The internet was just getting underway, and my experience with this small company led to another adventure as a project manager with AT&T. From there, as my experience and technical background expanded, I took a position as a project manager at Birch Telecom in Kansas City. From there, I became a program manager for Ciena Corporation, handling optic fiber networks and equipment transactions with Sprint. Then the dot-com bubble burst, and at the age of 52, I was “downsized” by Ciena. A nice way of saying “fired” and no longer needed. Whew??!! This was my first ever experience with involuntarily being out of work!
Fortunately, I had some friends who worked at Ft Leavenworth. I immediately got over feeling sorry for myself and started a job search by networking with friends. Four days after I was downsized, I found work at Ft Leavenworth supporting the Army as a civilian. After four different positions with the Army and ten years of total time assisting them with networks, programs, and training, I retired completely in June 2012. Since then, I’ve lived every day knowing that I spent 30 years serving and defending my country. Life is good!
My wife and I are very proud of our contributions to this wonderful country! We were both from the farms of North Eastern Kansas and grew up without nothing more than loving, decent parents. We did not have the money or material things, but we were rich in love and guidance. Neither of us ever thought we would get out of Kansas, much less see the World and defend our Nation’s Freedom. We exceeded our dreams over 100 fold!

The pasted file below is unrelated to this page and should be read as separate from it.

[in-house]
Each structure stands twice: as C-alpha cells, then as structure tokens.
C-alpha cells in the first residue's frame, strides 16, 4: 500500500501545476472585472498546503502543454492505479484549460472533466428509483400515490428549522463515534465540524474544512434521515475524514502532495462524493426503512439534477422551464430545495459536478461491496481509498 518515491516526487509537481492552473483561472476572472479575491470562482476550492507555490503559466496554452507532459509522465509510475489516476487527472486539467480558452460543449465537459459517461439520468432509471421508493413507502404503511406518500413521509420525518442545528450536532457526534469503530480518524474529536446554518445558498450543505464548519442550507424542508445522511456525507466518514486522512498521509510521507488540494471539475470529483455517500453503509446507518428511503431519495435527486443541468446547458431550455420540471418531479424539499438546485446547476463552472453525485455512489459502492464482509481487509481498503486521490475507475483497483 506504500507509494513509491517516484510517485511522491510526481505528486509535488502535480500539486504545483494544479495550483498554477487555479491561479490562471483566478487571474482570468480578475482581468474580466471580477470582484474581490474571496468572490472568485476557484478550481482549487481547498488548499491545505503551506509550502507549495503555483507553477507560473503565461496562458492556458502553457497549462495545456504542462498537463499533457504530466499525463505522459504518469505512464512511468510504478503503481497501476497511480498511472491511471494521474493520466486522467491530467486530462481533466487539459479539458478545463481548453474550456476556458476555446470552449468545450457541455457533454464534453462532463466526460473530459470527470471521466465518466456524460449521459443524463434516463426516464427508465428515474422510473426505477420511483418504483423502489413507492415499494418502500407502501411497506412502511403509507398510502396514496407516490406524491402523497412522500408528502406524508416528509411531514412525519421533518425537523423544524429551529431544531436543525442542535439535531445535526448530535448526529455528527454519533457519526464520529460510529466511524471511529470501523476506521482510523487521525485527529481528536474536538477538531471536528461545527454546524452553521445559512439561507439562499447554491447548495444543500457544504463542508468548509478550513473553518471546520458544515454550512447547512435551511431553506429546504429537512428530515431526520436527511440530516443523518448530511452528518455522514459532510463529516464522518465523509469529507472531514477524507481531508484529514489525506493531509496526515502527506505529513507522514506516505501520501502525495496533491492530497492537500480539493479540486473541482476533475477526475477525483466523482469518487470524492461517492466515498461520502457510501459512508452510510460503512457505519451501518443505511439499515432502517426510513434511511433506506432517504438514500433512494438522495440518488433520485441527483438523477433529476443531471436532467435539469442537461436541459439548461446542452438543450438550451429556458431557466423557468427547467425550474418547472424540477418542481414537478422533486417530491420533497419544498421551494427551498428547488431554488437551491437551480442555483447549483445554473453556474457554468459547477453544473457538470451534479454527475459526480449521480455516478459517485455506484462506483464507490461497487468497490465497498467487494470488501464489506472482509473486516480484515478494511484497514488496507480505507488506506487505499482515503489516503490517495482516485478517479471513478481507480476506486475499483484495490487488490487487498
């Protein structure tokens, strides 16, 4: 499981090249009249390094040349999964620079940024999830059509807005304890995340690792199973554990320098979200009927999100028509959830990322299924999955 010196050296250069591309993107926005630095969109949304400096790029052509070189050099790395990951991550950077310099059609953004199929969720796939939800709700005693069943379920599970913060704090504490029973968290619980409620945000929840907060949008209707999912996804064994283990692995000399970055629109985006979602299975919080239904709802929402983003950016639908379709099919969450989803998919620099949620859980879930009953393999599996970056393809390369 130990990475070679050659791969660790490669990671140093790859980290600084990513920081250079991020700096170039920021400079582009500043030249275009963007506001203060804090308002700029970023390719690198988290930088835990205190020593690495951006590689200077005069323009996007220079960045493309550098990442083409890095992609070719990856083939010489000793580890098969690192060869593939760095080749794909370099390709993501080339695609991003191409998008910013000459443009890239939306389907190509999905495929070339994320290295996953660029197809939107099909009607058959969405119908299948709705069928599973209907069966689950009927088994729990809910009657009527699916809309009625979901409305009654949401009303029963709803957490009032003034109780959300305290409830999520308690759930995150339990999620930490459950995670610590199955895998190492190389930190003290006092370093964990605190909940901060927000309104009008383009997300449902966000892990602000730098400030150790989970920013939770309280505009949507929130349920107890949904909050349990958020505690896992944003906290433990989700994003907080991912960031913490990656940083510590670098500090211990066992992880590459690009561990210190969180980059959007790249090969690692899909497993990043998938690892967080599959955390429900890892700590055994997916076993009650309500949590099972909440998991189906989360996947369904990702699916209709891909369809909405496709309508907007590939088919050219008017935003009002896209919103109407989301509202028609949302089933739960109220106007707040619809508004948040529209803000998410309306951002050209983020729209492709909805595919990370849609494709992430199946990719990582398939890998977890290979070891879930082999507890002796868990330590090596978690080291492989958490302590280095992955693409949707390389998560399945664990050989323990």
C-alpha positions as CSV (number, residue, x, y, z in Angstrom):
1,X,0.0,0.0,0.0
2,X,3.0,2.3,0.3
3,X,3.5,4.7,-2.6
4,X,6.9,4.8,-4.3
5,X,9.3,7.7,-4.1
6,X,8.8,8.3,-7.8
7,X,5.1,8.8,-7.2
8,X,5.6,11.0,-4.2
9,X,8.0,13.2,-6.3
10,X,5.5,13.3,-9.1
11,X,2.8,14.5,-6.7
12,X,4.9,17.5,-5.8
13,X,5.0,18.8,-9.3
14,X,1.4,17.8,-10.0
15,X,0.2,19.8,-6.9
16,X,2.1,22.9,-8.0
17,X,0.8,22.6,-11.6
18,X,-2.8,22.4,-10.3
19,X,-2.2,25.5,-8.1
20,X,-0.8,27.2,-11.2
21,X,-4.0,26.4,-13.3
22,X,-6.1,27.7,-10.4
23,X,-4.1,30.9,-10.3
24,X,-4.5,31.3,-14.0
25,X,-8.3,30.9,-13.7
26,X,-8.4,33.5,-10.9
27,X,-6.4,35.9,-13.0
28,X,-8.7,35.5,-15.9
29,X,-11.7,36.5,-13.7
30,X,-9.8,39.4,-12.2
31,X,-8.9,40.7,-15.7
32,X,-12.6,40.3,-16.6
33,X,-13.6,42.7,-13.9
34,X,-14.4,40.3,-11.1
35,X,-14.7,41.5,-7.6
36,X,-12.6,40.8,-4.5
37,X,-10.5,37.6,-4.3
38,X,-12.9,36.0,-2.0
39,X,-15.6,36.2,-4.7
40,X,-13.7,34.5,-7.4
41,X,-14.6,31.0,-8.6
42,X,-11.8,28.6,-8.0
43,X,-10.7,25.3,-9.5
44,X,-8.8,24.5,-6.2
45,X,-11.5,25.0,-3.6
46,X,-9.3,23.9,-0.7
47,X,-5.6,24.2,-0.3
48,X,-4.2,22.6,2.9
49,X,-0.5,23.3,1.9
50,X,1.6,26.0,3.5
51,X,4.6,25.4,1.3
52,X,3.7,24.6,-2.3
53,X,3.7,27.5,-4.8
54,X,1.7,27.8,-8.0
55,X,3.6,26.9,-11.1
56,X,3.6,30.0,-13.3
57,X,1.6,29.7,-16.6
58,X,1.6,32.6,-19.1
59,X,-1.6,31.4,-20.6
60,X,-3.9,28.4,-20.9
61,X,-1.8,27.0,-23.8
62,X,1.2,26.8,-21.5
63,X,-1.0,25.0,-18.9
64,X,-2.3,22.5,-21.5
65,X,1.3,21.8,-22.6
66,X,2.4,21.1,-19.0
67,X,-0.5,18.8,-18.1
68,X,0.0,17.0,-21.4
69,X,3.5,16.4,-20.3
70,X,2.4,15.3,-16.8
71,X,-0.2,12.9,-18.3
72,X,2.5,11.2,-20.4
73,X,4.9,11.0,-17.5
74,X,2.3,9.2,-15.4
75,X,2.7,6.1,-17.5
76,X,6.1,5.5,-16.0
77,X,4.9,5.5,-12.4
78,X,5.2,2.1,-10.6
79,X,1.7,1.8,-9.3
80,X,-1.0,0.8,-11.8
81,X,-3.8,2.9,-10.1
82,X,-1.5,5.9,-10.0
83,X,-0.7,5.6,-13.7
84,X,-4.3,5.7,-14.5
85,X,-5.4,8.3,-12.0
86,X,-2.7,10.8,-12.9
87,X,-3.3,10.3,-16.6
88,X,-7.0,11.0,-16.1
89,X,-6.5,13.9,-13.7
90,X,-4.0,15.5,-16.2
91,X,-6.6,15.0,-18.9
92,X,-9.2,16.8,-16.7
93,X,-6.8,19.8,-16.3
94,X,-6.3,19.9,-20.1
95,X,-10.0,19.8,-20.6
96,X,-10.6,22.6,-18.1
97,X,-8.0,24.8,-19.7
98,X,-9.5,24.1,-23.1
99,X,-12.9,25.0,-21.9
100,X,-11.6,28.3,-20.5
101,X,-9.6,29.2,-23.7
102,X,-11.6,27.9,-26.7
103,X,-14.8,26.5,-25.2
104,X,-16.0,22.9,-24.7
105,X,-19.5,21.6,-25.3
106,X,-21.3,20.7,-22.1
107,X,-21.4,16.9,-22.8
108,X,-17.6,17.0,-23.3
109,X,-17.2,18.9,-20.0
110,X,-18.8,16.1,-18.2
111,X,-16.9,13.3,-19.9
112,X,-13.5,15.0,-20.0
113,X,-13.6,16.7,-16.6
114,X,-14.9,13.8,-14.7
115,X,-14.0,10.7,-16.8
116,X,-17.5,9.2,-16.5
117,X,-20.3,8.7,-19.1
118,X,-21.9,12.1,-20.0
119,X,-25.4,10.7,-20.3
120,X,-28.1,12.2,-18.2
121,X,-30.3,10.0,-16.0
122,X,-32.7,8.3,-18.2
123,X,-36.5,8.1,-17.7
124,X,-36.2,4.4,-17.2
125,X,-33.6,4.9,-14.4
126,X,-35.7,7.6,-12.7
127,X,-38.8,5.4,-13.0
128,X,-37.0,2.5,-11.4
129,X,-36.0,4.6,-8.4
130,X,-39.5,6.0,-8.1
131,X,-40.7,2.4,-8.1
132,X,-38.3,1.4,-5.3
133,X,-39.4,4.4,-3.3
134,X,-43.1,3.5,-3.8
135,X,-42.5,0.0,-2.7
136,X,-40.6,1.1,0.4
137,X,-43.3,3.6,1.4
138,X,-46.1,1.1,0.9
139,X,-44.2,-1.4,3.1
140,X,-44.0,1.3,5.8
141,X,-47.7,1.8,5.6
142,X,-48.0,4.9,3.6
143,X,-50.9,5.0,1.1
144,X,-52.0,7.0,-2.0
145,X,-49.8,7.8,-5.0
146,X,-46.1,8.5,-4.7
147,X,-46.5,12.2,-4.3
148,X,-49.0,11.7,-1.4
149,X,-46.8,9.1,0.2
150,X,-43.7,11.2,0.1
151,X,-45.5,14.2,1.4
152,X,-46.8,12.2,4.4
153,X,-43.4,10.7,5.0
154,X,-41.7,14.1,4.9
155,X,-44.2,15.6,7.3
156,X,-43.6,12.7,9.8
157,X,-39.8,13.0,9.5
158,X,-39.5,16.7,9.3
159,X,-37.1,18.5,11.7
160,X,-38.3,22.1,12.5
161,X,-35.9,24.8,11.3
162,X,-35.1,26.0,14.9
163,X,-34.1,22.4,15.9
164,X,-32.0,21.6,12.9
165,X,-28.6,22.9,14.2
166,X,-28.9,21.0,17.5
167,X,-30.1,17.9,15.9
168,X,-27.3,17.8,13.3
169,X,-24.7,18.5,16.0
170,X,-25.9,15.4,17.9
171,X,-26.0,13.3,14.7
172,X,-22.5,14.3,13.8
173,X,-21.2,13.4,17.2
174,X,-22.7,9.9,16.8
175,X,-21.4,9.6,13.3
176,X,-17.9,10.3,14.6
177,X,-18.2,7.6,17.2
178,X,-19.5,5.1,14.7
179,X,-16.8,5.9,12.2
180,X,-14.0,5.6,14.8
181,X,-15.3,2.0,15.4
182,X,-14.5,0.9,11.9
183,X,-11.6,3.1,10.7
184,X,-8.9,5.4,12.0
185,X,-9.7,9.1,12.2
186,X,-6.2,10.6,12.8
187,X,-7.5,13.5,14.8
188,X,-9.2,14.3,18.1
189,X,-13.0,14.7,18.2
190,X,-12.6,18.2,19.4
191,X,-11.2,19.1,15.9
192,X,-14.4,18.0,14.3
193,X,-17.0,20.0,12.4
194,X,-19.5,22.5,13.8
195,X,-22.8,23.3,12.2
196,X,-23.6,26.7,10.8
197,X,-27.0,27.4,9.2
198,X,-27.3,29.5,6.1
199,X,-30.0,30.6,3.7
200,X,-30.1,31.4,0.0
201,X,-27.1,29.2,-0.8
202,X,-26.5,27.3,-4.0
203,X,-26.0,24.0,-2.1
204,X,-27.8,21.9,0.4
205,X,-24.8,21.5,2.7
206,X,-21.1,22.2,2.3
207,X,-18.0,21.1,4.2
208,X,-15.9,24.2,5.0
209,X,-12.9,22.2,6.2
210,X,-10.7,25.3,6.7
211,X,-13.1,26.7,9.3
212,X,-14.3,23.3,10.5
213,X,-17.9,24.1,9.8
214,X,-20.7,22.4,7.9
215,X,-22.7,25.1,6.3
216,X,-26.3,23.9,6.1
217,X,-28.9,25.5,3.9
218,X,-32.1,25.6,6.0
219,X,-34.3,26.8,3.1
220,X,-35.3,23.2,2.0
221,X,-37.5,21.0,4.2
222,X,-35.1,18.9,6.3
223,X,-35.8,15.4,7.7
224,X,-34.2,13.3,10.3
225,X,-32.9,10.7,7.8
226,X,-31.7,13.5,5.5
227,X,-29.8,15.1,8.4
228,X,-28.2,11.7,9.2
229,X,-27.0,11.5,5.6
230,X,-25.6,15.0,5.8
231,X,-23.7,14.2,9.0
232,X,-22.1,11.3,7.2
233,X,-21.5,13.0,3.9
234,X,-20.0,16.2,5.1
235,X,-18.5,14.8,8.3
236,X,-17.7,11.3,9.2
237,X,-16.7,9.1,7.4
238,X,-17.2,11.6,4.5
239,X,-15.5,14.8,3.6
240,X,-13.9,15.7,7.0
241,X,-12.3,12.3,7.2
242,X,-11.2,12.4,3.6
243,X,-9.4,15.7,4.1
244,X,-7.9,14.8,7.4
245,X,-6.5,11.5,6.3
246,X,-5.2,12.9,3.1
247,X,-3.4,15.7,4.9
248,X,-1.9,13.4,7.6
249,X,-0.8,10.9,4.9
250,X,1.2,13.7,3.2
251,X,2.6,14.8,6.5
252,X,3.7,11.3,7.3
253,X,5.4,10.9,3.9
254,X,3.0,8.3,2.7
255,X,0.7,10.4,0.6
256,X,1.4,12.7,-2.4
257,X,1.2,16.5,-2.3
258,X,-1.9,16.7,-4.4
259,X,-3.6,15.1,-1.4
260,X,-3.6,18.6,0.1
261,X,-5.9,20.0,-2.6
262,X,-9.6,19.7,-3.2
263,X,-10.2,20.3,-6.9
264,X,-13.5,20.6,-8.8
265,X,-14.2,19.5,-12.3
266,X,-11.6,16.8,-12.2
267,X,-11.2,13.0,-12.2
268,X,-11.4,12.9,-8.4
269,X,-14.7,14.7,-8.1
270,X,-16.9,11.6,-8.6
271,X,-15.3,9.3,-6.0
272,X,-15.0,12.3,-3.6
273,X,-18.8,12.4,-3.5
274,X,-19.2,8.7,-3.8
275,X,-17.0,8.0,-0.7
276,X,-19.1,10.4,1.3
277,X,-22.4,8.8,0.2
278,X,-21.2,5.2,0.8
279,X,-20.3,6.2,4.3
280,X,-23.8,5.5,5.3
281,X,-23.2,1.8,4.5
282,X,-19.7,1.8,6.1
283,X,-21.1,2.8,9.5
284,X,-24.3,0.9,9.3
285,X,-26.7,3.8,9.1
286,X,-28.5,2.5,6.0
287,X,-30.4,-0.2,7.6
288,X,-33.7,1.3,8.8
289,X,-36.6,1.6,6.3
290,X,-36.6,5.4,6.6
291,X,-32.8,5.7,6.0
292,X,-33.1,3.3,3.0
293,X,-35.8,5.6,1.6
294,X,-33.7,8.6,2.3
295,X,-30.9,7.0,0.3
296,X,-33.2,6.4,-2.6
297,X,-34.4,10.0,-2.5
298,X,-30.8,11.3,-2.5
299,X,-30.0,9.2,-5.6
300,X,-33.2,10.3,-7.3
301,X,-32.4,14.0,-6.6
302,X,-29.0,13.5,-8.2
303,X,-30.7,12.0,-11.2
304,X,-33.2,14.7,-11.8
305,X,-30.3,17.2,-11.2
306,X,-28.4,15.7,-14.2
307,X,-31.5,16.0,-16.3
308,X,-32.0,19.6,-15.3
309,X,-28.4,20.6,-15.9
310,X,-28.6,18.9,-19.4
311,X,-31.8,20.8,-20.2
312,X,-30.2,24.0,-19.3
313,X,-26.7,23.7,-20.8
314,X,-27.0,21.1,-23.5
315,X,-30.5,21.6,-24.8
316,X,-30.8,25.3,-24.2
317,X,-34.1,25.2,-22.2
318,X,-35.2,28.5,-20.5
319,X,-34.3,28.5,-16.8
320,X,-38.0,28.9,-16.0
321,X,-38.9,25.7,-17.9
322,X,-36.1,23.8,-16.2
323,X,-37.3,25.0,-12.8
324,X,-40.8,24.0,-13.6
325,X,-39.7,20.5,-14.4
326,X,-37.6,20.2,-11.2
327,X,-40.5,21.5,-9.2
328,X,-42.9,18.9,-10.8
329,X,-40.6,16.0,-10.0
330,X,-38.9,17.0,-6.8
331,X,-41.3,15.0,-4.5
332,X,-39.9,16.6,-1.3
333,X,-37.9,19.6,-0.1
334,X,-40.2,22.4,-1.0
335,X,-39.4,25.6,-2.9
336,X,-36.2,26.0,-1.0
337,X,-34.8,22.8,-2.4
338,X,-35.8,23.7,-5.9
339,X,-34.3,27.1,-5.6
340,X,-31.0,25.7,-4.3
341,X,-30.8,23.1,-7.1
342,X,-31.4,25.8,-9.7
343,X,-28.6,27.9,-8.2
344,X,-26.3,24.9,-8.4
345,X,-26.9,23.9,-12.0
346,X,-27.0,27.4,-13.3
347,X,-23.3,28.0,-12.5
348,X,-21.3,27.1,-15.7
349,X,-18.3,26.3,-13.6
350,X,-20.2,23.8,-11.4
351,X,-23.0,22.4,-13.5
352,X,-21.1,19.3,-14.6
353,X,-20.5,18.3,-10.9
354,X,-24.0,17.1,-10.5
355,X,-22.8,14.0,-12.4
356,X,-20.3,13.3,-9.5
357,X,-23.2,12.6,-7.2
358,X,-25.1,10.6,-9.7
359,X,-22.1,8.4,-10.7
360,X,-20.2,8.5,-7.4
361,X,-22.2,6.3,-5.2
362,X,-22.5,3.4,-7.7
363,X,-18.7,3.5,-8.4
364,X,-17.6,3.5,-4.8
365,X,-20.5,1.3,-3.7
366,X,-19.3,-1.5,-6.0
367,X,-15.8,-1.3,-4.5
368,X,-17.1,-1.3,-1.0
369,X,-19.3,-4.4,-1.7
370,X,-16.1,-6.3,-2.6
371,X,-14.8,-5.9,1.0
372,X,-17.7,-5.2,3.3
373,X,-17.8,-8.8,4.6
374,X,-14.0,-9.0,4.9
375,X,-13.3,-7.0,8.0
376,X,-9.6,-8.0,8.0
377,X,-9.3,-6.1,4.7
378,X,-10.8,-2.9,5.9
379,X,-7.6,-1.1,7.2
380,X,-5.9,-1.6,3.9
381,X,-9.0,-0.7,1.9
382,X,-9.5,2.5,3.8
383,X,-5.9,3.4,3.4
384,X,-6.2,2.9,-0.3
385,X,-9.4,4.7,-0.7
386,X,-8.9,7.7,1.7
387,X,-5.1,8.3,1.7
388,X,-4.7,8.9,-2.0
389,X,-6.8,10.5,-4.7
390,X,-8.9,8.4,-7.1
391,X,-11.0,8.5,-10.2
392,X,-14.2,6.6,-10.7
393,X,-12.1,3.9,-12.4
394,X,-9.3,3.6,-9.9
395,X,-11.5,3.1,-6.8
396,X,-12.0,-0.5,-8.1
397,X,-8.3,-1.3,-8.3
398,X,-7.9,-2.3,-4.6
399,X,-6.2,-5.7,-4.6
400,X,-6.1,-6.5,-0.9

What military associations are you a member of, if any? what specific benefits do you derive from your memberships?
Life member, Air Force Association of Missileers — Life member American Legion. — Life member, Air Force Association. — The benefits are too numerous to mention. But, the biggest one is knowing that I still “COUNT” for something. I always hope that my 30 years of service to my beloved country actually mattered. Some days, recently, I wonder!!
In what ways has serving in the military influenced the way you have approached your life and your career? What do you miss most about your time in the service?
A sense of responsibility, self-sufficiency, duty, and honor was a direct result of my military service! Also, the ability to adapt, learn, and be flexible has allowed me to change career paths several times since leaving service. I was able to learn data communications, computers, networking, and project management all because of my military service influences. Had I accepted the old adage that “you can’t teach an old dog new tricks,” I would still be digging ditches like I had to do to pay my way through college.
Based on your own experiences, what advice would you give to those who have recently joined the Air Force?
In the last two years, I do not believe joining the military was good for any young person. The reason was my feeling that the administration did not have their back, either on active duty or as a veteran.
In what ways has togetherweserved.com helped you remember your military service and the friends you served with.
I love the setup and user-friendly sections. The ability to reconnect with those that “ate” some of the same dirt is all important to me. I’m fully retired now and have had some interesting reflections on service, life events, and people. I’ve come to believe that life is like a book, with many pages, chapters, and characters. My service in the Air Force provided many chapters with many events and characters.
The thing that amazes me most is that some of those early chapters have just recently become more vivid due to meeting places like Together We Served. I’ve reconnected with four old friends within the last year because of TWS. When you take the time and have a place to focus, the colors and faces are repainted anew!